February 14, 2020 – Long-standing relationships between hosts and guests used to be a hallmark of tourism on the Adriatic. Is it time to bring back the relationship between tourism and the community?
A few years ago, I was contacted by an Englishman living in Samobor requesting a meeting about promoting a project he was involved in.
We met in Zagreb and soon realised that we had a love of one thing in common – Jelsa, that lovely little town on Hvar that I then called home. As the drinks flowed, it became apparent that our joint love was a bit more personal.
He went on to explain that for more than 15 years, he had holidayed at the same apartment with his wife, a lovely spot with a gorgeous view overlooking the Adriatic, with the most exceptional hosts, Franko and Zorica. They watched Franko and Zorica’s four kids grow up, and the relationship built up between the two families became almost as important as the holiday itself.
And then one day, sadly, the relationship ended.
Apparently, because of me.
HIs hosts of many years informed his that their daughter was moving into the apartment with her English fiancee, and it would no longer be available for renting. And here we were, in a pub in Zagreb, meeting each ofher for the first time almost 15 years later.
It wasn’t the first such strong bond I came across between people I met, who had been guests of my in-laws. A Belgian guy told me about his family holidays in Jelsa which were the highlight of his childhood, until his mother tragically died when he was about 8. We did a feature story on his new business some time ago and included a photo of his mother. When my mother-in-law saw the article, she reproduced exactly the same photo of his mother, along with letters that were exchanged between the families in between visits.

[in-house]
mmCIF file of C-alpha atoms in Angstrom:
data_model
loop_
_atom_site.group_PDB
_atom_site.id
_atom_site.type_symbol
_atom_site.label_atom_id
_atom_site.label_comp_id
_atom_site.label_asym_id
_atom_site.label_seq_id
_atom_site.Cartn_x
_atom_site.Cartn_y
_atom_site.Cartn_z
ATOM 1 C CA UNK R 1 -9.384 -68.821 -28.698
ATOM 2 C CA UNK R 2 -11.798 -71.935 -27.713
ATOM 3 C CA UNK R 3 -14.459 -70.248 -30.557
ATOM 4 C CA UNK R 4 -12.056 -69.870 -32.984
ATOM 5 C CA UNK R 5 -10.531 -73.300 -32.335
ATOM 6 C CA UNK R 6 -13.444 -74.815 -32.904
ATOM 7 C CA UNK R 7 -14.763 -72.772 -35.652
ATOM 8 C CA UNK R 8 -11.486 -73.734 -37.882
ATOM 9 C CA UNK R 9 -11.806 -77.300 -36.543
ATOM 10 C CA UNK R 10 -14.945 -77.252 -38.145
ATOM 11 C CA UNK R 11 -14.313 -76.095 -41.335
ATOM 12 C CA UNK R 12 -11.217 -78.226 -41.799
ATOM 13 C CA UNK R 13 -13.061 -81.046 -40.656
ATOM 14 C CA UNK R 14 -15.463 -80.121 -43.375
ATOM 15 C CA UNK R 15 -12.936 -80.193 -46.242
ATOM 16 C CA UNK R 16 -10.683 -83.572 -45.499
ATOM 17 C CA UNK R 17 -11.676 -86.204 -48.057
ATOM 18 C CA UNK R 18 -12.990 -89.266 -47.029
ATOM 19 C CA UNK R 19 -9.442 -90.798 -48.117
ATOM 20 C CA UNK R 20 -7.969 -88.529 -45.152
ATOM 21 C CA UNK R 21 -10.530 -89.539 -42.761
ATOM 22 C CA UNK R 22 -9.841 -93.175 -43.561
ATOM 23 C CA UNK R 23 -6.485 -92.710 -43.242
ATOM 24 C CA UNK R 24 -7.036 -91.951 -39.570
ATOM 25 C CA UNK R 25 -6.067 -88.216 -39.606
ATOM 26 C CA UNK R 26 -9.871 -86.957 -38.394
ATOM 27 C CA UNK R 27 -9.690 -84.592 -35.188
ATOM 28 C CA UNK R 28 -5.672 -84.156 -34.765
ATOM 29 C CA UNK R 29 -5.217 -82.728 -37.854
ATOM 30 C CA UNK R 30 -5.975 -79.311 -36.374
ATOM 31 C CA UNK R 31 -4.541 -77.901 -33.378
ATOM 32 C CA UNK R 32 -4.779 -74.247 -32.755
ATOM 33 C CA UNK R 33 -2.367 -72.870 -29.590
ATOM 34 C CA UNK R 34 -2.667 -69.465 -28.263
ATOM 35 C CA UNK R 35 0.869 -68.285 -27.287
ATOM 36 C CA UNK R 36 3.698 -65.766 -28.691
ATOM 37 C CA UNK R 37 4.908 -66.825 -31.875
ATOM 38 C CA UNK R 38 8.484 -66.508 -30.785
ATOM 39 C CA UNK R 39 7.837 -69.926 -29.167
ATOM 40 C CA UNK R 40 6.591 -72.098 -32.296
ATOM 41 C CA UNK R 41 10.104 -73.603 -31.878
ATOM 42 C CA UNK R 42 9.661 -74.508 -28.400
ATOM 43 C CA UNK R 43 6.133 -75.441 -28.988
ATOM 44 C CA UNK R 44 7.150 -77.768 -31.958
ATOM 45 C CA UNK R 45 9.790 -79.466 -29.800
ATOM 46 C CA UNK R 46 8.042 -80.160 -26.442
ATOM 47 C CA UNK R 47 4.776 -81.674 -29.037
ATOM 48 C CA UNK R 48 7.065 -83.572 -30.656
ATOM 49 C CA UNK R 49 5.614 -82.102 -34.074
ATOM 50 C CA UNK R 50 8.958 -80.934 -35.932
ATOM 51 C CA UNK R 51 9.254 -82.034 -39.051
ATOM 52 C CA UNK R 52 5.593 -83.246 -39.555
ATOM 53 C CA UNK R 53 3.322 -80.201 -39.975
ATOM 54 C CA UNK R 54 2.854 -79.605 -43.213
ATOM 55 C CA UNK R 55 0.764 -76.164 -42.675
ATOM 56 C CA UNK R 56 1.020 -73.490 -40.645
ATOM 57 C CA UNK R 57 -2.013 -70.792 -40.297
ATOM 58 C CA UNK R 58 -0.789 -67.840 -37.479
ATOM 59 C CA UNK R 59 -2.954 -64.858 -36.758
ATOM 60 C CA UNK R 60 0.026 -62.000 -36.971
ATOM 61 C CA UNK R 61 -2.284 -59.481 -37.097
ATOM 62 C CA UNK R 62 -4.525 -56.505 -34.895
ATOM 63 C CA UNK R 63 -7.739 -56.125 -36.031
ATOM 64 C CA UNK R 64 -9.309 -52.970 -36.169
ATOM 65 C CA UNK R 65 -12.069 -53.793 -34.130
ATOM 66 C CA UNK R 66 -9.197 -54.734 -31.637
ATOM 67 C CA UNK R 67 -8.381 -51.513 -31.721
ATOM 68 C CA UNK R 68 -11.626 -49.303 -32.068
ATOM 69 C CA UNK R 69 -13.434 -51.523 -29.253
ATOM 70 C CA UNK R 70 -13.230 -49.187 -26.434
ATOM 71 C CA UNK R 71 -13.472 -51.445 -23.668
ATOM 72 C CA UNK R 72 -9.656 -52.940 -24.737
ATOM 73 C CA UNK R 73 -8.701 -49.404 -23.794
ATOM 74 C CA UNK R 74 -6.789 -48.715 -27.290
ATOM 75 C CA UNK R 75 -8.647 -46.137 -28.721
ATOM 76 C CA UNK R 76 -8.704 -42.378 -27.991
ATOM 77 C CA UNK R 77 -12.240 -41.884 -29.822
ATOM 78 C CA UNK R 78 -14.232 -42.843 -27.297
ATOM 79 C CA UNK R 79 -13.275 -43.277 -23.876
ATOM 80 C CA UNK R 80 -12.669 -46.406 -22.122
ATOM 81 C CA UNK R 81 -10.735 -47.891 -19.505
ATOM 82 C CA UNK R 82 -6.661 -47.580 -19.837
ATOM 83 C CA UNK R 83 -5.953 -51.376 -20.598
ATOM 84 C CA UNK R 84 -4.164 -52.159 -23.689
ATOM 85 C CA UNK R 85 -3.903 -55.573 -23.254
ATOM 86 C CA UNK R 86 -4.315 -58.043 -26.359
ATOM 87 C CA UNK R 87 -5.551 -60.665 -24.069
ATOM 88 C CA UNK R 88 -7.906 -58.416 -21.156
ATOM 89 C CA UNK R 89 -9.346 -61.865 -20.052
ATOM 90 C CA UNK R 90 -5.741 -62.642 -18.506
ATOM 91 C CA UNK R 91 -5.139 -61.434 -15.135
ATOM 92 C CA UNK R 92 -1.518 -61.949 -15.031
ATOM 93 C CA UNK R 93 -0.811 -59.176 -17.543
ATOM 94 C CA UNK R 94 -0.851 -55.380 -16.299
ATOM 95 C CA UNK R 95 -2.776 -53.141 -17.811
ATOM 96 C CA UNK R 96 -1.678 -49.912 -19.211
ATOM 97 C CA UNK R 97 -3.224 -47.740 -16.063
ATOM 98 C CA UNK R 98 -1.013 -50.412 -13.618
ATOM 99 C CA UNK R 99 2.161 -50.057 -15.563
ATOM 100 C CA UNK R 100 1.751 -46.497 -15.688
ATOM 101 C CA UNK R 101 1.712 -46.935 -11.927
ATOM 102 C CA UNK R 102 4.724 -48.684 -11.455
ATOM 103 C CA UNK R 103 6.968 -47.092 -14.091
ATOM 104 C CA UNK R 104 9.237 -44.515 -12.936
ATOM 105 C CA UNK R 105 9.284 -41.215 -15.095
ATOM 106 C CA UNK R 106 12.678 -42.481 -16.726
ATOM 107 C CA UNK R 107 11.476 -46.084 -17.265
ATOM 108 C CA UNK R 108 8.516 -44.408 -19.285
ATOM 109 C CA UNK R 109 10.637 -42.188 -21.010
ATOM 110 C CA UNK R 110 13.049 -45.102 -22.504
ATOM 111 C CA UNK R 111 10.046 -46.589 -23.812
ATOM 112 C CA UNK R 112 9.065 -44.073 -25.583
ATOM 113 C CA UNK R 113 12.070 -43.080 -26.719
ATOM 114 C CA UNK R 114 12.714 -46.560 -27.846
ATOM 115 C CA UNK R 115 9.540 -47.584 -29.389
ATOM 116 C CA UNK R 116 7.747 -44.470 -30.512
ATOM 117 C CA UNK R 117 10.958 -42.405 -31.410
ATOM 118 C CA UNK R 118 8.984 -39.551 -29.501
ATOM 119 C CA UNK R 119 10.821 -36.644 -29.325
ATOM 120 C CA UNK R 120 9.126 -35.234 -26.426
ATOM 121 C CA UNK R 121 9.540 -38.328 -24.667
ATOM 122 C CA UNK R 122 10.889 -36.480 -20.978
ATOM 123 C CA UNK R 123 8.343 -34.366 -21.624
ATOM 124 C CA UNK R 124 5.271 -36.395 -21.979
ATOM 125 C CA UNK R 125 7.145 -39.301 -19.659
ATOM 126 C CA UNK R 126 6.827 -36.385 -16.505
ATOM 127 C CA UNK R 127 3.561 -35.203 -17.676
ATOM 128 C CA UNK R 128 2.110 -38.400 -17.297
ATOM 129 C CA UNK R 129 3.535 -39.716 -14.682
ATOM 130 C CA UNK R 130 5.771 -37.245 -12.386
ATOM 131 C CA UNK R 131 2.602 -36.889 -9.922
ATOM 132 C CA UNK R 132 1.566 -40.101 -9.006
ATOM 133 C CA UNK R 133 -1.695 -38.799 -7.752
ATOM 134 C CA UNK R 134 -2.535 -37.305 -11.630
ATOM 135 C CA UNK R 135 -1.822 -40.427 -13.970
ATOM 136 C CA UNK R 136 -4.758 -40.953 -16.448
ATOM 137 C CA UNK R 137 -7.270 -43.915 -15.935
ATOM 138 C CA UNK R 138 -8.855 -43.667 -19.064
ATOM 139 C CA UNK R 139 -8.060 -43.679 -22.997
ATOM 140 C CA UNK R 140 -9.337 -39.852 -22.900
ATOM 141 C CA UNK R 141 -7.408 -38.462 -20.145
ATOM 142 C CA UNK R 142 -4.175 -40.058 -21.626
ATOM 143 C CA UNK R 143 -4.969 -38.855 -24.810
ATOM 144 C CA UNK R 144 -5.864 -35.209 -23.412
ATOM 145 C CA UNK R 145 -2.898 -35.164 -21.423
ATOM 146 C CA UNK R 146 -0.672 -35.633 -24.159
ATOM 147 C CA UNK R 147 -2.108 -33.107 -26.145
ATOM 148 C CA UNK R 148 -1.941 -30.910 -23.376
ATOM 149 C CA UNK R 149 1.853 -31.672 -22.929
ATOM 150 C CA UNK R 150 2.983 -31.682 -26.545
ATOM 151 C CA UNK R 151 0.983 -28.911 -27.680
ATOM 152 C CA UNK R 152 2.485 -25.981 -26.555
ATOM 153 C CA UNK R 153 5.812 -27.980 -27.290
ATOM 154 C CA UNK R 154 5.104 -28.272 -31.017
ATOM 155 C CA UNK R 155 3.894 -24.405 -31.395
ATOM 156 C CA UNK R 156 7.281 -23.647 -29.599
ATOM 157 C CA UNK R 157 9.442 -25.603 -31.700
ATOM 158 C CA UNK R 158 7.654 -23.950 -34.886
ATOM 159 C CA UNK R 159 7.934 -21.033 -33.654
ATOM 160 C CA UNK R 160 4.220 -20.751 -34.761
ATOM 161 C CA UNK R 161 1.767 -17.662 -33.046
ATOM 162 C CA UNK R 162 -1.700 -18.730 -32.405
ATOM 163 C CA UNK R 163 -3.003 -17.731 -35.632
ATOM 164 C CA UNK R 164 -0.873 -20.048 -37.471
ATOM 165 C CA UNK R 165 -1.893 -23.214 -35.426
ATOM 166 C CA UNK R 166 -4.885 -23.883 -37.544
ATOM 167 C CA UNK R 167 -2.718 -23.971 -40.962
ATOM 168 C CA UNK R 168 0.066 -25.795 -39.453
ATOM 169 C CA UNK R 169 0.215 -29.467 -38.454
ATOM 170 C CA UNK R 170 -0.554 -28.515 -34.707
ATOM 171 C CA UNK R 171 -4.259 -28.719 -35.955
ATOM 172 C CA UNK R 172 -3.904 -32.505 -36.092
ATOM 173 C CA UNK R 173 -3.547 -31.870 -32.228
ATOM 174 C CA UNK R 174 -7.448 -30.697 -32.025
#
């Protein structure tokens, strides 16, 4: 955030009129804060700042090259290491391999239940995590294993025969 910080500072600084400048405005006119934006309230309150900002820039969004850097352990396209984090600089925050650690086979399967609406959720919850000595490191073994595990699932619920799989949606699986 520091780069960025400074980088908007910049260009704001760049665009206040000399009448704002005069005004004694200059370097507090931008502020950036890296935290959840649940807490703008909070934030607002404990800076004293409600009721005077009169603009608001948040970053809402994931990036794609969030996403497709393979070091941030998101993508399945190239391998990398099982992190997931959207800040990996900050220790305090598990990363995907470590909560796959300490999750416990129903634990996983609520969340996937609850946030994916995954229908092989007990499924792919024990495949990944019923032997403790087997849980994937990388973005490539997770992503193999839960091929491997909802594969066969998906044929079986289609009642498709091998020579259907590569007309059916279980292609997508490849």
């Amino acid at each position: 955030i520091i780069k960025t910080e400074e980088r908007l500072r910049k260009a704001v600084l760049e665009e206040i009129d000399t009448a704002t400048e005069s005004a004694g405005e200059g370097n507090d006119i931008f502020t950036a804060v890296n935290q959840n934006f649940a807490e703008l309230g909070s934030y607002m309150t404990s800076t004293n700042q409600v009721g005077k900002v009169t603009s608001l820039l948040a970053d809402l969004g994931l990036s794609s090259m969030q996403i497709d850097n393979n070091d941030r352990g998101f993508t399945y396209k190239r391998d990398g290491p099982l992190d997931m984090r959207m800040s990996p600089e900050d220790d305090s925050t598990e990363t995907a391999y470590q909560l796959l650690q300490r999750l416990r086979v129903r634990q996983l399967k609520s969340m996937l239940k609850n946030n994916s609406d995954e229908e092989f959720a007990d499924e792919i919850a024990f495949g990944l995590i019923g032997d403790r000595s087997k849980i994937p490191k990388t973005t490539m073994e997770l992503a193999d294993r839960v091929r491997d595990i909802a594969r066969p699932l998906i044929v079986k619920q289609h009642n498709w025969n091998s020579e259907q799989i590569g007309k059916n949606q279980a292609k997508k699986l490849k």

When I first moved to Jelsa, these relationships were the norm, not the exception, and I would often learn interesting and fun facts about my future wife and her family, who had known them for decades.
That was then. This is now.
While it is undoubtedly true that such relationships continue to exist, they are only a fraction of what they used to be. With the surge in private accommodation, as well as Internet booking, often tourists do not even meet their hosts, accessing their accommodation via keypads and the like. It is a fundamental shift in the tourism experience, which is a little regrettable if understandable. Modern tourism has moved on to the Instagram pose and seeing as many places without actually taking the time to enjoy the experience.
I was reminded of all this in a meeting about a digital nomad project we are engaged in, where I was talking to co-working specialist Tanja Polegubic from Saltwater Split.
“Digital nomads love the idea of a home-cooked meal, a simple but fantastic experience.”
Imagine grandma making her best sarma for 8 nomads. A really authentic experience for which they would probably pay less than in a restaurant, and some money would go into grandma’s pocket.
It got me thinking to some of my most memorable travel experiences all over the globe, and that interaction with the community was the runaway winner in my memories. Experiences like being invited into the home of an Afghan refugee in southern Iran for lunch and a game of chess, that kind of thing.
When I first arrived in Jelsa for that initial weekend in peak season August 2002, we went to an accommodation agency to find a place to stay. One phone call later, and two 5-year-old girls turned up to take us to Grandma’s apartment. They sat on our knees in our car as they guided us through the back streets. Grandma was waiting with a welcome rakija and a chat. These are the only memories I have of my stay that first night. About the accommodation itself – nothing.
The concept of tourism and community is under attack from overtourism in general, but I wonder if a little more attention and initiatives to strengthen the relationship between tourism and the community might yield a better tourism experience for both sides, as well as reigniting that loyalty which was the hallmark of tourism here.
After all, Grandma’s sarma is hard to beat.